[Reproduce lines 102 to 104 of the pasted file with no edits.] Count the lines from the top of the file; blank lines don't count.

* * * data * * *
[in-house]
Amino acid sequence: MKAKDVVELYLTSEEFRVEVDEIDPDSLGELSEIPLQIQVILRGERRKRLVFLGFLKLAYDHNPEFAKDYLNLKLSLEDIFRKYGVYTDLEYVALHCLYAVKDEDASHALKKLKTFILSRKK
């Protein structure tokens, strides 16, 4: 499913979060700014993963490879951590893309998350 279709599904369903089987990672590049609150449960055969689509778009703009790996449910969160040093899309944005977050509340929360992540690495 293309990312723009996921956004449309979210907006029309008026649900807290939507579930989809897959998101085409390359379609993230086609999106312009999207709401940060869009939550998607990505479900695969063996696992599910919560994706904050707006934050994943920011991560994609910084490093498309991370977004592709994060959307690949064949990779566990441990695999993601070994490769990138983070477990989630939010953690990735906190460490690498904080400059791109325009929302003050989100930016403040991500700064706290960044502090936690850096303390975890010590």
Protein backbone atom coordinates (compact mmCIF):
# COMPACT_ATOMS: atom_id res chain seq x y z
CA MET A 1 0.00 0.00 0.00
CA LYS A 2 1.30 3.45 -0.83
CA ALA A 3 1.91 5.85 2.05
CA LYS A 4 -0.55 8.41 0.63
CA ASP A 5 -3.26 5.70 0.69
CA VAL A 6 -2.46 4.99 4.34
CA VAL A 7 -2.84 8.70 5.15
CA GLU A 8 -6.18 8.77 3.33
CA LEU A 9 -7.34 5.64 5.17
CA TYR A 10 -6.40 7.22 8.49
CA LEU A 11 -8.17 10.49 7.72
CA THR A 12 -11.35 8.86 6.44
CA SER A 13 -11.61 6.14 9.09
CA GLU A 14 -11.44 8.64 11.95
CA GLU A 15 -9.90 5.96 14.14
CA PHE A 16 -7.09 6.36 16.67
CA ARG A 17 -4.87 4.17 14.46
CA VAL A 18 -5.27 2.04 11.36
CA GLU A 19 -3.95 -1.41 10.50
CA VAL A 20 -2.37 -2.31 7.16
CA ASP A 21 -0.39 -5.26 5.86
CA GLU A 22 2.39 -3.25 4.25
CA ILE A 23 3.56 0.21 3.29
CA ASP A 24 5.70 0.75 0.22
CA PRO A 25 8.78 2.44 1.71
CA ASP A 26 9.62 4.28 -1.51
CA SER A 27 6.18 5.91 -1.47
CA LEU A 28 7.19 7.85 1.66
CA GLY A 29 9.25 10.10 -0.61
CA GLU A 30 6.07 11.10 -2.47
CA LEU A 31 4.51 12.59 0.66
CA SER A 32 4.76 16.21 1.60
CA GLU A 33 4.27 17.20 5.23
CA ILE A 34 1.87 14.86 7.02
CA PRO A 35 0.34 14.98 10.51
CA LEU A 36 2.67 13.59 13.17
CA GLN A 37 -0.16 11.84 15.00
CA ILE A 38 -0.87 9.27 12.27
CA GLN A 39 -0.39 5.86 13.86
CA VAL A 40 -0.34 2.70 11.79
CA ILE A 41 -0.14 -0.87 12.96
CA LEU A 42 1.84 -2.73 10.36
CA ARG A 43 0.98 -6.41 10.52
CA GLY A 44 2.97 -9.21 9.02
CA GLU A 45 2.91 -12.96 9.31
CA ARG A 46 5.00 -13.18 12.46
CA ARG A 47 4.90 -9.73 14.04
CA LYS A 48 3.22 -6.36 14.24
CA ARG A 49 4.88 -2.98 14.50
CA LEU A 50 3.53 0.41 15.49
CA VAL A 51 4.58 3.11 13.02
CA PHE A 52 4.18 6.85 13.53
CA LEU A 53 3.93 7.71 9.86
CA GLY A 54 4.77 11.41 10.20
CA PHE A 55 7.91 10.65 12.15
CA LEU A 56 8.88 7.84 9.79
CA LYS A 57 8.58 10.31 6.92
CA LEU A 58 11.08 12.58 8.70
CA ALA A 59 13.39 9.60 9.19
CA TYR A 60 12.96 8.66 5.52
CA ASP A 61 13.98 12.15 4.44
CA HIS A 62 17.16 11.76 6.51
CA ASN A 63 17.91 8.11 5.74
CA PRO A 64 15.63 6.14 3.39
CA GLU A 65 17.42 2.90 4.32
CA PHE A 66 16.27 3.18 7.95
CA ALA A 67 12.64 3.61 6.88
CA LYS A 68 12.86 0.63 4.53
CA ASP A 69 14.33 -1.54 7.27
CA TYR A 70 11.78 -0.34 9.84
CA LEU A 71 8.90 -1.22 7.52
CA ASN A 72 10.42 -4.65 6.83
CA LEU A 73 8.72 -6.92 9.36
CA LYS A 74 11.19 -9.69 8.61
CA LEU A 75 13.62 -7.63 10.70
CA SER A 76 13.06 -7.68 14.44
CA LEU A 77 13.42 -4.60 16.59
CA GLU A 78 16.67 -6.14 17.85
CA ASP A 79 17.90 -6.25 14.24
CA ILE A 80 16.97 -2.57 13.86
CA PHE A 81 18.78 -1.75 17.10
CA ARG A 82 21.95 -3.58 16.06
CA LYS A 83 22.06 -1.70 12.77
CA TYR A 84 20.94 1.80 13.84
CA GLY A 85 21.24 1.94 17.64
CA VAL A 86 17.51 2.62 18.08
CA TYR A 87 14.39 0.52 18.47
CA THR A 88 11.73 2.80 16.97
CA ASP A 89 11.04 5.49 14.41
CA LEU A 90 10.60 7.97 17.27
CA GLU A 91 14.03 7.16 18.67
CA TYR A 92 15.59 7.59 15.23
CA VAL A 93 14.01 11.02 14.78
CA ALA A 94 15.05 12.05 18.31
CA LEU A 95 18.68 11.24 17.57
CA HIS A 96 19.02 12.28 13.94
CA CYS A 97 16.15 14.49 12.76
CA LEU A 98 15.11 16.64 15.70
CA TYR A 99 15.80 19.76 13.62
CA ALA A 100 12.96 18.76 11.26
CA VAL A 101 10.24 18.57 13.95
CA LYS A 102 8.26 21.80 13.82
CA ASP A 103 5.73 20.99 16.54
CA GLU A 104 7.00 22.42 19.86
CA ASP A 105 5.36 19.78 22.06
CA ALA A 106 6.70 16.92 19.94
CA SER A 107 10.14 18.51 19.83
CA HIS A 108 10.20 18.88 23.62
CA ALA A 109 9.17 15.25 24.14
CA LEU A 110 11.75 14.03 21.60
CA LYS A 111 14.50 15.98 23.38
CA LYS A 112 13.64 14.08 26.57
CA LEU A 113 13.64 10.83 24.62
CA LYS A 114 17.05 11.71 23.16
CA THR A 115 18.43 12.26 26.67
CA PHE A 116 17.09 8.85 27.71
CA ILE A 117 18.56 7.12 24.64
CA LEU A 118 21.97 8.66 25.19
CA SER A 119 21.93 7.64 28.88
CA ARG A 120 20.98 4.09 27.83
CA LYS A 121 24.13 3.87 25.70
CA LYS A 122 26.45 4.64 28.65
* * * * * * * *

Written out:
CA CYS A 97 16.15 14.49 12.76
CA LEU A 98 15.11 16.64 15.70
CA TYR A 99 15.80 19.76 13.62